What Is Myelofibrosis?
When you think of leukemia, you may think it’s a kind of blood cancer that only affects children. However, leukemia affects adults about 10 times as much as kids. And one type of leukemia, called myelofibrosis (MF), is primarily found in adults older than 50 years old.
Leukemia is the umbrella term used for cancers of the blood. MF is a rare type of leukemia that impacts how your body produces blood cells. In healthy people, stem cells in the bone marrow develop into blood cells. But in people with MF, scar tissue forms in the bone marrow, so it cannot make enough normal blood cells. The liver and spleen try to make some of the blood cells instead, which causes them to swell.
MF affects every patient differently: some people live for many years without developing symptoms, but others experience symptoms sooner and require treatment earlier on. Data shows that patients with MF live an average of five years after they’re diagnosed—but some people may live for decades. Such grim statistics predate the arrival of revolutionary MF therapies. Researchers are making a lot of progress in finding the cause and more effective treatments for this rare disorder.
Myelofibrosis is actually classified specifically as a myeloproliferative neoplasm (MPN), a term for a group of three progressive blood cancers in which the bone marrow is damaged so blood cell production is impaired. The other MPNs are called essential thrombocythemia (ET), characterized by a high level of platelets in the blood, and polycythemia vera (PV), which involves a high level of red blood cells in the blood. Sometimes, ET and PV can progress into MF—when this occurs, it’s called secondary myelofibrosis.
When MF develops without the presence of another disease, it’s called primary myelofibrosis. Experts don’t know the exact cause, but they believe primary MF may occur when the bone marrow produces abnormal stem cells. These abnormal stem cells grow quickly and take over the bone marrow, which creates scar tissue and inflammation; because of this, the bone marrow cannot create enough normal blood cells.
Researchers don’t know what triggers MF, but we do know that it’s most likely not inherited from family members. Recently, experts discovered that MF might be caused by mutations in specific genes. These breakthroughs have allowed scientists to develop more targeted treatments, so the outlook for people with MF is better than ever.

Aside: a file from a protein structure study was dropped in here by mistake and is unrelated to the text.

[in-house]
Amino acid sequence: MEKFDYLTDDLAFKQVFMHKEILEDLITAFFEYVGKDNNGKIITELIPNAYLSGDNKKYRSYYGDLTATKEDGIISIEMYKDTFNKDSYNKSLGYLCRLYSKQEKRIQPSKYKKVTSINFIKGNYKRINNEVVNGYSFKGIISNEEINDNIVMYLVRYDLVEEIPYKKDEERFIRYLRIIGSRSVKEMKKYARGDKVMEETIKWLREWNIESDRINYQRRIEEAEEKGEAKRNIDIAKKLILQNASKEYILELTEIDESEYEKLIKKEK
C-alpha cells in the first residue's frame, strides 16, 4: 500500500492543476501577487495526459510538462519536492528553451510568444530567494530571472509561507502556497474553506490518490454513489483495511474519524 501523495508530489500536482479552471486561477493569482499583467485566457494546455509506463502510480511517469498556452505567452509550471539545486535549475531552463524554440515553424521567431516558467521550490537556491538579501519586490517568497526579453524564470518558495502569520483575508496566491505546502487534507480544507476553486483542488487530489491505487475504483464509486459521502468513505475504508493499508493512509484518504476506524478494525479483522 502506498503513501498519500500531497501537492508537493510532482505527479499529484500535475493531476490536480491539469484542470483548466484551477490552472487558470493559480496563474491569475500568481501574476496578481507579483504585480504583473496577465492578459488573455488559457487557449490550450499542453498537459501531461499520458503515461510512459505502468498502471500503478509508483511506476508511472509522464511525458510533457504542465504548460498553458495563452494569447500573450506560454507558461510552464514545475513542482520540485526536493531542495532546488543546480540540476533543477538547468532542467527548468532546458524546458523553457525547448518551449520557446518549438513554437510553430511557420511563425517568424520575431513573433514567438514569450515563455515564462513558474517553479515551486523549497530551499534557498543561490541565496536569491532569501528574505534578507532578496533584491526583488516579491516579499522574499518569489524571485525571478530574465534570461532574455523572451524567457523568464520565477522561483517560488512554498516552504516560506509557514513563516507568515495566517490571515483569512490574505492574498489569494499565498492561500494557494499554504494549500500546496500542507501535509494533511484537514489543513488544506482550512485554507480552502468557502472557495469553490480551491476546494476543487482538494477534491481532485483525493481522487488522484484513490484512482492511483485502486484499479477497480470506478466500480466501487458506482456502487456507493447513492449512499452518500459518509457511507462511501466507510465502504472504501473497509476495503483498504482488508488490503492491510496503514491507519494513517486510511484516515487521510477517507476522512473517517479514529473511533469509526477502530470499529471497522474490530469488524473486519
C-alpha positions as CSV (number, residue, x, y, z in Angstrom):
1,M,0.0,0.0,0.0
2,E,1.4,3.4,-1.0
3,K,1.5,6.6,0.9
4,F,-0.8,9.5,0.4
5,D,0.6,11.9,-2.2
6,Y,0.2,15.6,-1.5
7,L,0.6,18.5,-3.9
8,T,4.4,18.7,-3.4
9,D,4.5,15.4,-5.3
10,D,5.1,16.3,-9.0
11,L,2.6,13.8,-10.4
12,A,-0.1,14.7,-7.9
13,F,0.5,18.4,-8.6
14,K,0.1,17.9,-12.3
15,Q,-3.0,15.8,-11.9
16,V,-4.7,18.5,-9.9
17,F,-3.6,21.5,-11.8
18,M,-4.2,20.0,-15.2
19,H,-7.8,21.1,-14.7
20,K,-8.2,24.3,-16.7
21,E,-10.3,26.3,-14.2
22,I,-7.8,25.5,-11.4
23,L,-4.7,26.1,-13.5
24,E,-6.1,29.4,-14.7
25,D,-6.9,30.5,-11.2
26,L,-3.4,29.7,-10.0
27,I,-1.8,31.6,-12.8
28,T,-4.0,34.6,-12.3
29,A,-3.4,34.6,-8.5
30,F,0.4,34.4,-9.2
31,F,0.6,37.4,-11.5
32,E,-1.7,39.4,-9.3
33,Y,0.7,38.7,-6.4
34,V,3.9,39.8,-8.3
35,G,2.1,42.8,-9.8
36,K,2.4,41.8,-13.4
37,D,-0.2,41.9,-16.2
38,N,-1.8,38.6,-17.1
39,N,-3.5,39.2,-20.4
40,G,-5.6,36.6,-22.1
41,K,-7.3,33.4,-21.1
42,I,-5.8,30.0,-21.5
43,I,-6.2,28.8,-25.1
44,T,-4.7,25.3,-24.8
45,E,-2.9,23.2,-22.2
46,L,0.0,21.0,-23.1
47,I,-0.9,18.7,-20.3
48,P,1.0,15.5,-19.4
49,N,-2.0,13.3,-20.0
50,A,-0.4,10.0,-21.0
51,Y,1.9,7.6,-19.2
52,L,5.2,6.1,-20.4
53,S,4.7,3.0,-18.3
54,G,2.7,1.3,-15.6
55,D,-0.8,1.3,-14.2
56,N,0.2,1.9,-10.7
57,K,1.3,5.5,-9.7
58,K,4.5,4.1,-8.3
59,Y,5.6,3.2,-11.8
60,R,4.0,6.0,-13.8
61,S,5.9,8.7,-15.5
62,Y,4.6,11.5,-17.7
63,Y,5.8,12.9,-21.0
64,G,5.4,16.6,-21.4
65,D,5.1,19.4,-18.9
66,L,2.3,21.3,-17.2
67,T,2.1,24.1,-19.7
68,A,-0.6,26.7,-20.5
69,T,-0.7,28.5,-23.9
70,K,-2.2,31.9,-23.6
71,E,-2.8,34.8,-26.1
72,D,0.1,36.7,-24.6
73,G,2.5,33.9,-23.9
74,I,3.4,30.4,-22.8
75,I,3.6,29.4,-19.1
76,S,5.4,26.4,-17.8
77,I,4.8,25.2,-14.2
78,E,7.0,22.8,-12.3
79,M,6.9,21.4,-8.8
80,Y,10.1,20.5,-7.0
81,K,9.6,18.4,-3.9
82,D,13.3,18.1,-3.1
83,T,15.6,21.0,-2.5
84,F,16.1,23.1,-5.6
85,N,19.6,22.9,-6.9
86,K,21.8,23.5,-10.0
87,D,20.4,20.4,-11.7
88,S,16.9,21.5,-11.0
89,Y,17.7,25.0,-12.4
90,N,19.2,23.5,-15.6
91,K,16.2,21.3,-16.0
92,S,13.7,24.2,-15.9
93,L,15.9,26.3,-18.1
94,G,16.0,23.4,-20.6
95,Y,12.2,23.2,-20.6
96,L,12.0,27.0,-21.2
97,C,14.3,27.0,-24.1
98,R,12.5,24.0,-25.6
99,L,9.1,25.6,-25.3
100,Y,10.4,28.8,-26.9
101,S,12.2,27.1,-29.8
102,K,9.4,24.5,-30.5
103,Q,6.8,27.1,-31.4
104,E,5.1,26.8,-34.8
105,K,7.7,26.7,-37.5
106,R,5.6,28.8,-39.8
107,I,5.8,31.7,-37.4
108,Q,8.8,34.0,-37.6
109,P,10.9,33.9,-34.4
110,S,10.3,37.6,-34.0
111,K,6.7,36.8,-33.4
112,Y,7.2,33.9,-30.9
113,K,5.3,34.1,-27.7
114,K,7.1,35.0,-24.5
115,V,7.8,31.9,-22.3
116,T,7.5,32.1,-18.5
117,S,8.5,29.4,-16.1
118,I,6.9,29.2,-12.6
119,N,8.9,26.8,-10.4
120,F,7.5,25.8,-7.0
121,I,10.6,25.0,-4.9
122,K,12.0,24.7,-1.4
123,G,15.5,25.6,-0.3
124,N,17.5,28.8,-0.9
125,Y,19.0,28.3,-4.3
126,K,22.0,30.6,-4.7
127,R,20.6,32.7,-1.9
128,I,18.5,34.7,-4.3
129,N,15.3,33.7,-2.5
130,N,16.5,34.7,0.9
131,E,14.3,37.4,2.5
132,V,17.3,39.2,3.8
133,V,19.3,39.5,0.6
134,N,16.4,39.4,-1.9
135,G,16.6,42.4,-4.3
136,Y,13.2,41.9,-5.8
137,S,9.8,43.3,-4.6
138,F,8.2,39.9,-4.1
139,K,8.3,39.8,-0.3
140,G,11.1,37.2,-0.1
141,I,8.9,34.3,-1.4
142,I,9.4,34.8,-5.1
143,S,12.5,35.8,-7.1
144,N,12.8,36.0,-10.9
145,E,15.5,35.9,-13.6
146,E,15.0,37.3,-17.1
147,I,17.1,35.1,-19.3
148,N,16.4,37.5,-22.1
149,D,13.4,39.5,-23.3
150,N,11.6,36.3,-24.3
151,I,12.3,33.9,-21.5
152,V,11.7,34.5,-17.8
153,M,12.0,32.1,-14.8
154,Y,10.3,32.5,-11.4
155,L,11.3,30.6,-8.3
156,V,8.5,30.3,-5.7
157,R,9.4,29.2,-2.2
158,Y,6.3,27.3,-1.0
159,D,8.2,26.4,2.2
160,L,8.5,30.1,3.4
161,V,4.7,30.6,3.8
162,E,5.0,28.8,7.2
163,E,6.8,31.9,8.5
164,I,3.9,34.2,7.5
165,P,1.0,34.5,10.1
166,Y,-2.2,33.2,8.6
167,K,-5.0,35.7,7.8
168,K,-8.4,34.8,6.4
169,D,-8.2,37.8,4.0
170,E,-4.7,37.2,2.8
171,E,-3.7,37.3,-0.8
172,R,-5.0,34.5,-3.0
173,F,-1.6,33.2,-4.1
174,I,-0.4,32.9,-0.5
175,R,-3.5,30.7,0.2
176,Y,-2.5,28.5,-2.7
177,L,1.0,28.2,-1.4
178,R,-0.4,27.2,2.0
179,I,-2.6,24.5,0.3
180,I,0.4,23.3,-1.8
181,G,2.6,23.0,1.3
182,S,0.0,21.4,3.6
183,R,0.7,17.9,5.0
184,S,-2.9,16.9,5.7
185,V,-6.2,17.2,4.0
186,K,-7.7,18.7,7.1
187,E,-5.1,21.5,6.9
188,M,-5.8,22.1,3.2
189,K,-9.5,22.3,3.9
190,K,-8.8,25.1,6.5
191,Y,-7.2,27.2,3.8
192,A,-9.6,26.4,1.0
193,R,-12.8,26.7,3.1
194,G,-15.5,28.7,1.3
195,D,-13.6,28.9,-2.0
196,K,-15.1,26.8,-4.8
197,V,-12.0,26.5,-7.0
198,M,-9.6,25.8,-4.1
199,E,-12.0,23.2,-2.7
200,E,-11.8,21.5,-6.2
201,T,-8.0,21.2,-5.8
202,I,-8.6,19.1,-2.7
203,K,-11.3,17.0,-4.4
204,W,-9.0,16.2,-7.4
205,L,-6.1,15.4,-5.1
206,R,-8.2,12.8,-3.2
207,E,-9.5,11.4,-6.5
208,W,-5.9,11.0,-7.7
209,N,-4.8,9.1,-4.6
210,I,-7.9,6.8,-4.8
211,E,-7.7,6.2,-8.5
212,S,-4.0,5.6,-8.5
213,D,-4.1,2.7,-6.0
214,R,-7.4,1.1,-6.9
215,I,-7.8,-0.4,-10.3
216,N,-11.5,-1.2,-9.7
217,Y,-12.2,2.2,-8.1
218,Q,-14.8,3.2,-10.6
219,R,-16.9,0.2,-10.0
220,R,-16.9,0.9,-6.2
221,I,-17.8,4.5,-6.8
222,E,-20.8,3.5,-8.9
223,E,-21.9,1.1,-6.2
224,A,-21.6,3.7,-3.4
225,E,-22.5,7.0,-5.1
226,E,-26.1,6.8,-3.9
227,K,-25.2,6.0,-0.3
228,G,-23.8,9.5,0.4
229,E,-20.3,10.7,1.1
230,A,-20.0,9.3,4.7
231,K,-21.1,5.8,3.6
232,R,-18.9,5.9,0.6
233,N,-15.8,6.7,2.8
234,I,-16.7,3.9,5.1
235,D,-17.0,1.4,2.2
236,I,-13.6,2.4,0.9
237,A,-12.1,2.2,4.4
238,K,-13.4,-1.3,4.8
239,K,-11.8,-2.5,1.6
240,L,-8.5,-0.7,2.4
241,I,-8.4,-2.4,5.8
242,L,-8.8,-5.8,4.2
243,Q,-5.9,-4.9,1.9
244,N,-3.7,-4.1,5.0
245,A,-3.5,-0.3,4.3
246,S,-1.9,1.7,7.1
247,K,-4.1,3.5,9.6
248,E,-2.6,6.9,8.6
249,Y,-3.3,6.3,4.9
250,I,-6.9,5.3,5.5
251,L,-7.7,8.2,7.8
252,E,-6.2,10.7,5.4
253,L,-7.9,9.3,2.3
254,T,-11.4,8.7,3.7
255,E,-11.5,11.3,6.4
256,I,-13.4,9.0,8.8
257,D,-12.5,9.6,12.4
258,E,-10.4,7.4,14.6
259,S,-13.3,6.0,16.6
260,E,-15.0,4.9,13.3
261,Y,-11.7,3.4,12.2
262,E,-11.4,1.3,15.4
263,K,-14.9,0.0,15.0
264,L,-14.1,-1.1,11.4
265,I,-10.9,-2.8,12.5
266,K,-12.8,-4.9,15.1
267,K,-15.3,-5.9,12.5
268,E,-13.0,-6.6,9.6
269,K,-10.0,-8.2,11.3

It’s also possible that MF can develop after someone is exposed to petrochemicals and ionizing radiation, but experts aren’t sure if this is definitely the case.
MF symptoms can vary, and usually patients look fine on the outside. But they may be experiencing difficult symptoms, including:
Fatigue, weakness, or shortness of breath after light activity—a result of not having enough blood circulating
A feeling of fullness or pain in the abdomen—a result of the spleen swelling up
Weight loss or malnutrition
Easy bleeding or bruising
Pain in the bones or joints, which sometimes develops into gout
Bloating in the abdomen related to excess fluid retention
Every case of MF is different, so physicians must use a variety of tests and exams to make a diagnosis. Your doctor will look at your medical history, do a physical exam, and then order some tests. During the physical exam, your doctor will be looking to see if you have an enlarged spleen, if you’re pale and have anemia (a condition in which you don’t have enough red blood cells circulating), if you’ve lost muscle mass, and if you’ve experienced weight loss or muscle atrophy.
Your doctor may also order some lab tests, including:
Blood tests: a complete blood cell count (CBC) can show if your blood cell levels are abnormal.
Bone marrow aspiration or biopsy: by removing a sample of your bone marrow, a doctor can examine it under a microscope to see if there are signs of MF.
Test for genetic mutations: since some people with MF have specific gene mutations, this test can help lead a physician to diagnosis.